Heavily logged forests still valuable for tropical wildlife

Sep 17, 2013

According to principal investigators, Dr Matthew Struebig and Anthony Turner from the University of Kent's Durrell Institute of Conservation Ecology (DICE), these findings challenge a long-held belief that there is limited, if any, value of heavily logged forests for conservation.

The research, which monitored bats as an indicator for on Borneo, is the first of its kind to have wildlife in forests logged more than two times. The findings are particularly important because across the tropics forest that has been intensively harvested is frequently targeted for conversion to agriculture and is perceived to hold little value for timber, carbon or biodiversity.

Dr Struebig, Lecturer in Biological Conservation from DICE, explains: 'Recent studies have emphasised similar numbers of species living in unlogged and logged sites, but what surprised us was just how resilient some species were, even in sites almost unrecognisable as rainforest.'

Only by viewing forest sites along a gradient of logging disturbance, ranging from pristine to heavily degraded, were the team able to detect a gradual decline of some key .

The research confirmed the most vulnerable bats were those that tend to live in the cavities of old growth trees. By linking bat captures with vegetation measurements from nearby plots, the researchers were able to reveal how these animals declined as successive rounds of logging took their toll on forest structure, and crucially, the availability of tree cavities.

Although logging damage was clearly detrimental to some of the species studied, the findings also offer some hope for forest .

'Across the tropics there is increasing investment to restore the timber and wildlife in logged .' says Dr Struebig. 'For biodiversity, simple measures, such as setting artificial nest boxes for bats and birds may, if guided by research, help bring some species back to the numbers found in unlogged areas', he said.

The research, titled: 'Quantifying the Biodiversity Value of Repeatedly Logged Rainforests: Gradient and Comparative Approaches from Borneo' is published in Advances in Ecological Research, Volume 48, and includes the efforts of Malaysian, Indonesian and Canadian researchers in addition to scientists from the University of Kent and the University of East Anglia (UEA) in the UK.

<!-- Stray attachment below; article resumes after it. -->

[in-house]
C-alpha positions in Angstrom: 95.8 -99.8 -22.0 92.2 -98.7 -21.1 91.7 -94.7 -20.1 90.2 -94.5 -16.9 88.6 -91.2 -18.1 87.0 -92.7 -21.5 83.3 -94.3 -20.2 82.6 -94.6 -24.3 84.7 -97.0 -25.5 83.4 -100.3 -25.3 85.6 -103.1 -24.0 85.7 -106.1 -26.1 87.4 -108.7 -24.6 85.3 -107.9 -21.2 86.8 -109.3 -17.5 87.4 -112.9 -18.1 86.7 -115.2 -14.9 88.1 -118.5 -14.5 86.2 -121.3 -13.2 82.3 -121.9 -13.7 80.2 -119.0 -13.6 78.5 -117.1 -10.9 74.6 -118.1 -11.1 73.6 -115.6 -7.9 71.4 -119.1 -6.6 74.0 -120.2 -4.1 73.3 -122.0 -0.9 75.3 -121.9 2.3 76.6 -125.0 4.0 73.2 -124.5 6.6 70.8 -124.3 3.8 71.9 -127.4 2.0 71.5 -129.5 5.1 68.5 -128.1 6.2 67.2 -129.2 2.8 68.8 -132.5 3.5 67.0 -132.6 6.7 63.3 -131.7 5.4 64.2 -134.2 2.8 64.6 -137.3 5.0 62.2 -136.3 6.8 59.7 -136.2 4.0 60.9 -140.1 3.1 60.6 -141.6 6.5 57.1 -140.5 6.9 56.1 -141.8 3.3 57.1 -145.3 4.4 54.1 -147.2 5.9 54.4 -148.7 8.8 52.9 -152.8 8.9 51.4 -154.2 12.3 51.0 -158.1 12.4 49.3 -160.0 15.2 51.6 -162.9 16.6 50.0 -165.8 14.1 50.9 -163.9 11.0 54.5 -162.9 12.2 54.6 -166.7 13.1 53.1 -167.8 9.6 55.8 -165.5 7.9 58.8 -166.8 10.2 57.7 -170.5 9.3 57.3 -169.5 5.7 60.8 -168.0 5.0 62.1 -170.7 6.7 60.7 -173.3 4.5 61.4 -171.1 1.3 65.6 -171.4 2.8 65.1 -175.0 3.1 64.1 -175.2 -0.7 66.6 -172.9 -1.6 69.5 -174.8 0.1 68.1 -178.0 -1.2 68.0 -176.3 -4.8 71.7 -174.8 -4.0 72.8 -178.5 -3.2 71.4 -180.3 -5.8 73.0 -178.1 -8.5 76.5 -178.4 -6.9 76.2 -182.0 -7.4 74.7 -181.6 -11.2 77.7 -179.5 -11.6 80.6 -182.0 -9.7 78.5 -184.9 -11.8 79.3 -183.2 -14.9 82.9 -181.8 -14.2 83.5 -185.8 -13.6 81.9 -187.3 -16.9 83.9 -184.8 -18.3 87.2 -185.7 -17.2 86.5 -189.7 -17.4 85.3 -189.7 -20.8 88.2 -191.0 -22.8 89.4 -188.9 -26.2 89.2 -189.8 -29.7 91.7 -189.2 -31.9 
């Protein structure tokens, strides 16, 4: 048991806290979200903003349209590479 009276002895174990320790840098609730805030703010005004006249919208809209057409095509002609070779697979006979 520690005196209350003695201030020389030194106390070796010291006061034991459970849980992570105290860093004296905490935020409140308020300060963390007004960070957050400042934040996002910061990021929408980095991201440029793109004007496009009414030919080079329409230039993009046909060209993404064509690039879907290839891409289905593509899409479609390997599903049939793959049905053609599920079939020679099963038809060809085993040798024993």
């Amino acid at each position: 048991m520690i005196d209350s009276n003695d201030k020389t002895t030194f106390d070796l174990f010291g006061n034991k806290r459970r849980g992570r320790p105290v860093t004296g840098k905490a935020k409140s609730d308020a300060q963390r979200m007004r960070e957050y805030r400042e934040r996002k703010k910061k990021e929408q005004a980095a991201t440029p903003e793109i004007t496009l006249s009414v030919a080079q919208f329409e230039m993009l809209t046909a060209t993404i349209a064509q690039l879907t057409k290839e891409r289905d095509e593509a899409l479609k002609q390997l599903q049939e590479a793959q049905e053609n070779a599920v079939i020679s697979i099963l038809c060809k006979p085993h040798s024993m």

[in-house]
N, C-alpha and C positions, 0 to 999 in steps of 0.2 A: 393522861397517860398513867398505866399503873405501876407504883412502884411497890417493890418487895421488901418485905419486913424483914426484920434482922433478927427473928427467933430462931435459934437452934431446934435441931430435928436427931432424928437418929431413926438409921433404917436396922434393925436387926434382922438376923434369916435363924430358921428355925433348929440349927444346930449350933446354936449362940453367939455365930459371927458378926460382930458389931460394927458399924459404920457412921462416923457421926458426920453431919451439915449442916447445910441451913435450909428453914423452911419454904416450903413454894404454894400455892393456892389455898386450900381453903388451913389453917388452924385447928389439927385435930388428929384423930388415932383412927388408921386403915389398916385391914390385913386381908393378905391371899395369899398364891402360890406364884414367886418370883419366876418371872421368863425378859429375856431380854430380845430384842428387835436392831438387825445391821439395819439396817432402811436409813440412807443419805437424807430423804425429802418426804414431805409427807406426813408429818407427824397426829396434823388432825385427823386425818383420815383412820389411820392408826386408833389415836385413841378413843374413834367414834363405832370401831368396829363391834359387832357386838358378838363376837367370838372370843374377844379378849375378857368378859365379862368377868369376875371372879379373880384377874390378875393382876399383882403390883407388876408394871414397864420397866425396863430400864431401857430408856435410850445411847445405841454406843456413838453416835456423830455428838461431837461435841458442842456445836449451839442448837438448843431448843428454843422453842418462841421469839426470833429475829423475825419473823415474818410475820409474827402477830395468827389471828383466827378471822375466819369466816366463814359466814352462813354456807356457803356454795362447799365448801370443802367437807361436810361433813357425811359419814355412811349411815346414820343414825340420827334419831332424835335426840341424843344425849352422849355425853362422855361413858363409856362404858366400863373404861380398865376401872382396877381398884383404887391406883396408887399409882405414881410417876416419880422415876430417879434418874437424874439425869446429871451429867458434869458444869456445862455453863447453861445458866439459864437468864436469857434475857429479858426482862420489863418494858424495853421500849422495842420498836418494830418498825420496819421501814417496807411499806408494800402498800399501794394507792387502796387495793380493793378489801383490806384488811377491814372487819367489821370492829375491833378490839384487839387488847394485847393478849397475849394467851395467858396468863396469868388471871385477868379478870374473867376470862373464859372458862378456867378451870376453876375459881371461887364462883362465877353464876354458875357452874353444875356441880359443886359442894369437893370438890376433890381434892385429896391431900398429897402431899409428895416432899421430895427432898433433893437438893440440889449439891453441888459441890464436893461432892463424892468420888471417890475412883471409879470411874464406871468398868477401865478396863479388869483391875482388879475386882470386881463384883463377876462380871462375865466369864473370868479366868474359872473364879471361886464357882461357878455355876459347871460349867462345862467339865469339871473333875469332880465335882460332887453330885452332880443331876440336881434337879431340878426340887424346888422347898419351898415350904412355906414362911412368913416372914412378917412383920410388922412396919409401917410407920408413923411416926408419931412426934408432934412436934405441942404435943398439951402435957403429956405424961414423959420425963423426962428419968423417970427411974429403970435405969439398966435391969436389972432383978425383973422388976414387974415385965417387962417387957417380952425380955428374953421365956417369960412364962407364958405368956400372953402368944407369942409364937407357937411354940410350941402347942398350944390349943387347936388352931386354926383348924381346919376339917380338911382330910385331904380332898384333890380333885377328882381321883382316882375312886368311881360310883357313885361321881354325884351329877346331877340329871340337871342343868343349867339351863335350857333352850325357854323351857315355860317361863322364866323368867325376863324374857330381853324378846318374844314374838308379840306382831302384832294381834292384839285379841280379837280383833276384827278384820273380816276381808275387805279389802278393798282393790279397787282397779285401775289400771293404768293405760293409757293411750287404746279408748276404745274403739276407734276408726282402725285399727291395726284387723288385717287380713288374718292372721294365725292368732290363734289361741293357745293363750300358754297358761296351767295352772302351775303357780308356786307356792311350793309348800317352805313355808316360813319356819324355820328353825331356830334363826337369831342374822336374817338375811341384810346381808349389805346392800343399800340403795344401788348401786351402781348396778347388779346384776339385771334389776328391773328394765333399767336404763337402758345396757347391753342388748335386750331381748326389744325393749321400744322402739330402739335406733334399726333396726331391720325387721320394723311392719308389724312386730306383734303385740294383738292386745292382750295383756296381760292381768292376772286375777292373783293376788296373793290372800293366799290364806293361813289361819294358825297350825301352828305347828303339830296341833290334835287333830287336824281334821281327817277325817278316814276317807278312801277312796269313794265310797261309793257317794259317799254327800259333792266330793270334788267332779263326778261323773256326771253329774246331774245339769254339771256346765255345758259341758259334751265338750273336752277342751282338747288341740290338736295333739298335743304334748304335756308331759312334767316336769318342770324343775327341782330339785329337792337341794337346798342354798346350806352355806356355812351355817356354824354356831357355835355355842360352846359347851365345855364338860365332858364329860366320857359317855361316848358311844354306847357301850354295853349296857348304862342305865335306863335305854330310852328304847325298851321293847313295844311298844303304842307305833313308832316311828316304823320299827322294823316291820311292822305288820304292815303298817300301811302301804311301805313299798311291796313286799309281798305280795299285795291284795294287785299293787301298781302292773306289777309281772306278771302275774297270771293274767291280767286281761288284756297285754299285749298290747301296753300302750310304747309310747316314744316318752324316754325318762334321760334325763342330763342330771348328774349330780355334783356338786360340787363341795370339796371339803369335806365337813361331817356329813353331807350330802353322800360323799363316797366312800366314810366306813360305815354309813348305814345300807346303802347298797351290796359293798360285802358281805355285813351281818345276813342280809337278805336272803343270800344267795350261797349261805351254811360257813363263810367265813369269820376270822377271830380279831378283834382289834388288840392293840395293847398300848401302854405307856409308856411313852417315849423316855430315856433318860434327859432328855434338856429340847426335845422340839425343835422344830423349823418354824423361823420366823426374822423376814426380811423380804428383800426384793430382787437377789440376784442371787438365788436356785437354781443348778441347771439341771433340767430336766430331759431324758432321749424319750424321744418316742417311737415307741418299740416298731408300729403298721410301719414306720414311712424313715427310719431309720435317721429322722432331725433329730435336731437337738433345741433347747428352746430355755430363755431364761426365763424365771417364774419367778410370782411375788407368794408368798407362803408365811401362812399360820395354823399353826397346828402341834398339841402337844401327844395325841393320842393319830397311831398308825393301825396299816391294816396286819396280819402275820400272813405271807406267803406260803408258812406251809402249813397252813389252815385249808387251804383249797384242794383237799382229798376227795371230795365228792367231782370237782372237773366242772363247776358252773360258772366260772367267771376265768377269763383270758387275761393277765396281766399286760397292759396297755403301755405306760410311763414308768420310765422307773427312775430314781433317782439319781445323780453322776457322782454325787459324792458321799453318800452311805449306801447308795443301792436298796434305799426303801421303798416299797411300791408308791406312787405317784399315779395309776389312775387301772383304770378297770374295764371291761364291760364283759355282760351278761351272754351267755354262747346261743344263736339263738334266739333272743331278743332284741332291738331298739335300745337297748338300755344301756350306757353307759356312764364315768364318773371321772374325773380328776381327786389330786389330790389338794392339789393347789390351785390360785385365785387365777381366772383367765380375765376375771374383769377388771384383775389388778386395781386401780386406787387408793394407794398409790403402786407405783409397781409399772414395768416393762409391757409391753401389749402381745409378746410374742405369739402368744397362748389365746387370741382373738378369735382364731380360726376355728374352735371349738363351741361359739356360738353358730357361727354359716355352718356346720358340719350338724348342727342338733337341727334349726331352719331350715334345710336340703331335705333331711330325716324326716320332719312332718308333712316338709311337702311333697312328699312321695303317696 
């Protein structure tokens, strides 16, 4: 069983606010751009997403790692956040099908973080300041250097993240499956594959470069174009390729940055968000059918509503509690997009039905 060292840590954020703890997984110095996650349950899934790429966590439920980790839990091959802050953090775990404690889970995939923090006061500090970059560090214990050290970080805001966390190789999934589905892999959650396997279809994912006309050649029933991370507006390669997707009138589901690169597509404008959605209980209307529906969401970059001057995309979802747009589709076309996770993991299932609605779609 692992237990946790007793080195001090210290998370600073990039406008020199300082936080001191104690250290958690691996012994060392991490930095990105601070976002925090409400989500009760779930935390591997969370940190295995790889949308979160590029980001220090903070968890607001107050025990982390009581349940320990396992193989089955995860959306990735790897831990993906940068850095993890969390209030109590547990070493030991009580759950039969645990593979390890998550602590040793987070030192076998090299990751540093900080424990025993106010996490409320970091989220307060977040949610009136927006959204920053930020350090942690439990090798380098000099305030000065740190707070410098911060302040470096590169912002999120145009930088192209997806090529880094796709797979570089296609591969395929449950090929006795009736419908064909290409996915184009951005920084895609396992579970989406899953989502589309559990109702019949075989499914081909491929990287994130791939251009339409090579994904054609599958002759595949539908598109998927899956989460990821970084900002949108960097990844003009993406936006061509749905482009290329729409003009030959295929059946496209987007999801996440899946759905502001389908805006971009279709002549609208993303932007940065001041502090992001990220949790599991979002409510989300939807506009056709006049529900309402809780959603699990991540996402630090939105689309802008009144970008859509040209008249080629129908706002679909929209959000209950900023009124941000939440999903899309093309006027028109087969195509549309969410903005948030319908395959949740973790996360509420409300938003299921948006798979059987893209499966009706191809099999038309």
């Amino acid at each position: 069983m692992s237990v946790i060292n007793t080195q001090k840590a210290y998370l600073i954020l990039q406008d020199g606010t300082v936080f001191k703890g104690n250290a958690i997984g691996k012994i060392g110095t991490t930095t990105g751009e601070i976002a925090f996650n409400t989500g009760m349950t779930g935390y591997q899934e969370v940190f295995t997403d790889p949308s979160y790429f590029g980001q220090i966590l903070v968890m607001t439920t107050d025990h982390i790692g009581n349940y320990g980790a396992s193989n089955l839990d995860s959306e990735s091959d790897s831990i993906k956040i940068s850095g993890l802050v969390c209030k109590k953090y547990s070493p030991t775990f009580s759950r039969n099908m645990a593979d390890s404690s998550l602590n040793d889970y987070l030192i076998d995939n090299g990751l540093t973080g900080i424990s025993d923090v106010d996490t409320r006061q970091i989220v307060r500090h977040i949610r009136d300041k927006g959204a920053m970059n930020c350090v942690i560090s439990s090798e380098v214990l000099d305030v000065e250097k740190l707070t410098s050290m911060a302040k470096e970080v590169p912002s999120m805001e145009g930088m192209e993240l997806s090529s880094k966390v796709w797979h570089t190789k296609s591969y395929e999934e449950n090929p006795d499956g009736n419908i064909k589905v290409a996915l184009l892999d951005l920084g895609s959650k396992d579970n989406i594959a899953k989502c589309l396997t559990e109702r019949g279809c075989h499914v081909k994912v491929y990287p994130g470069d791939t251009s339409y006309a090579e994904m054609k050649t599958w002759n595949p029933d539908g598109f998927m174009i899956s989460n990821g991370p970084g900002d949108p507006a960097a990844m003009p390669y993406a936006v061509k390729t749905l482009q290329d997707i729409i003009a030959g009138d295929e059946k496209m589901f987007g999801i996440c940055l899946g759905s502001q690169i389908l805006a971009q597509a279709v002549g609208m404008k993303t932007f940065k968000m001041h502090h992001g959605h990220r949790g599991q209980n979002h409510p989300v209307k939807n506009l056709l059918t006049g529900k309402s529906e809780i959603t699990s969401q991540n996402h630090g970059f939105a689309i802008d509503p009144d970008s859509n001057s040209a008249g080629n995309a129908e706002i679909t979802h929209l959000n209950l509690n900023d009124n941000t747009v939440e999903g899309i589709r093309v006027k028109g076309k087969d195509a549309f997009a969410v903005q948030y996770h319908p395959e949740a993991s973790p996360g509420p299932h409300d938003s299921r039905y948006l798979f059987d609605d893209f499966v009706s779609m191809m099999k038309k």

This study is the first field data to be published from the Stability of Altered Forest Ecosystems Project in Sabah, Malaysia – a new landscape experiment which combines the efforts of more than 100 researchers around the world to investigate the impacts of logging, deforestation and forest fragmentation in the natural world. With support from the Sime Darby oil palm company and the Malaysian government, the aim is to produce a set of science-based recommendations for more sustainable practices in the logging and agriculture industries in countries.

Explore further: Policy action urgently needed to protect Hawaii's dolphins

More information: dx.doi.org/10.1016/B978-0-12-417199-2.00003-3

add to favorites email to friend print save as pdf

Related Stories

Borneo's orangutans are coming down from the trees

Jul 29, 2013

Orangutans might be the king of the swingers, but primatologists in Borneo have found that the great apes spend a surprising amount of time walking on the ground. The research, published in the American Jo ...

Recommended for you

Protections blocked, but sage grouse work goes on

13 hours ago

(AP)—U.S. wildlife officials will decide next year whether a wide-ranging Western bird species needs protections even though Congress has blocked such protections from taking effect, Interior Secretary ...

Uphill battle to tackle Indonesian shark fishing

21 hours ago

Sharks are hauled ashore every day at a busy market on the central Indonesian island of Lombok, the hub of a booming trade that provides a livelihood for local fishermen but is increasingly alarming environmentalists.

Virus causing mass Cape Cod duck die-offs identified

Dec 16, 2014

Since 1998, hundreds and sometimes thousands of dead eider ducks have been washing up every year on Cape Cod's beaches in late summer or early fall, but the reasons behind these cyclic die-offs have remained ...

User comments : 0

Please sign in to add a comment. Registration is free, and takes less than a minute. Read more

Click here to reset your password.
Sign in to get notified via email when new comments are made.